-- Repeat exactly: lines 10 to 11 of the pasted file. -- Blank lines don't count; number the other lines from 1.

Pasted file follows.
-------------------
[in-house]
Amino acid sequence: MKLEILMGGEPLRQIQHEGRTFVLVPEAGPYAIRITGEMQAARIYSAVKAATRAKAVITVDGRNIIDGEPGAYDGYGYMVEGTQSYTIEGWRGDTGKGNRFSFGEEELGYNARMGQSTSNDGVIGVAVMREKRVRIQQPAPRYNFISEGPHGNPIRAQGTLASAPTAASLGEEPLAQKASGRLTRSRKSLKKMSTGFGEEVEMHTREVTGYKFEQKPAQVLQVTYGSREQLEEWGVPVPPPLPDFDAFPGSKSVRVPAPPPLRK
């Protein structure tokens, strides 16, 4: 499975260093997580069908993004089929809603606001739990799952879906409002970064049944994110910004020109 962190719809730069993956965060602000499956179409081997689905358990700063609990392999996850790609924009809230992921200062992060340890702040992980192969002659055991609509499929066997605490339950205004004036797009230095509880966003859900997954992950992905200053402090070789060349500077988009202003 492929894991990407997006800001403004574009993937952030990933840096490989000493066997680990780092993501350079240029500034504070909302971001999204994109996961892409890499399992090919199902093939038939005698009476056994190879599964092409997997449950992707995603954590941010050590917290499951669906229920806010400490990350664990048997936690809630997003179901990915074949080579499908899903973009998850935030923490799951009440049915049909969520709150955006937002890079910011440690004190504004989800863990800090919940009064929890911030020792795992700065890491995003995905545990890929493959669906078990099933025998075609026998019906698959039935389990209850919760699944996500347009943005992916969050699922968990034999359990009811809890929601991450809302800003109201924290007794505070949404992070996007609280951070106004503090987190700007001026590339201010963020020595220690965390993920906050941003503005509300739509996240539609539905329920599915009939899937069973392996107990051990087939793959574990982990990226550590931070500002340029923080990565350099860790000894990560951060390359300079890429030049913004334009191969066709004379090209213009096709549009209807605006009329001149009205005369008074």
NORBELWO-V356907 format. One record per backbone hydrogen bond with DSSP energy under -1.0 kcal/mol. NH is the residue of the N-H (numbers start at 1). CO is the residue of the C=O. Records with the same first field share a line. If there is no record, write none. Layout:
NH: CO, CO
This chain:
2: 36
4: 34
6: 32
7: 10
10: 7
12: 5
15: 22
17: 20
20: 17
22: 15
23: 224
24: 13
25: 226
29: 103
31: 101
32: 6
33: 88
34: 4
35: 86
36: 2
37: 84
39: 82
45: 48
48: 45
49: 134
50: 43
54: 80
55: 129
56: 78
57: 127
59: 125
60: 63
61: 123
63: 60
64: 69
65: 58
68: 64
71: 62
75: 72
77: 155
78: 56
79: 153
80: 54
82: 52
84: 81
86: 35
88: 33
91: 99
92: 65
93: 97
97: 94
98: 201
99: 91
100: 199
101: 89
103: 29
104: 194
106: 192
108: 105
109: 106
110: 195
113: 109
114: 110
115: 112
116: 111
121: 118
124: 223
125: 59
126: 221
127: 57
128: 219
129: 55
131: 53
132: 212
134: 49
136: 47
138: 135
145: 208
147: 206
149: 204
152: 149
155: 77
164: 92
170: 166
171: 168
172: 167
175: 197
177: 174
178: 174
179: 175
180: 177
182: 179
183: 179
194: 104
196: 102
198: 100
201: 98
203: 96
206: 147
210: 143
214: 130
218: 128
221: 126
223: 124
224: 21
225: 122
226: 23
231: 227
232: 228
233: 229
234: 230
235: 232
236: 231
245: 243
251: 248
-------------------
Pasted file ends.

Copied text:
7: 10
10: 7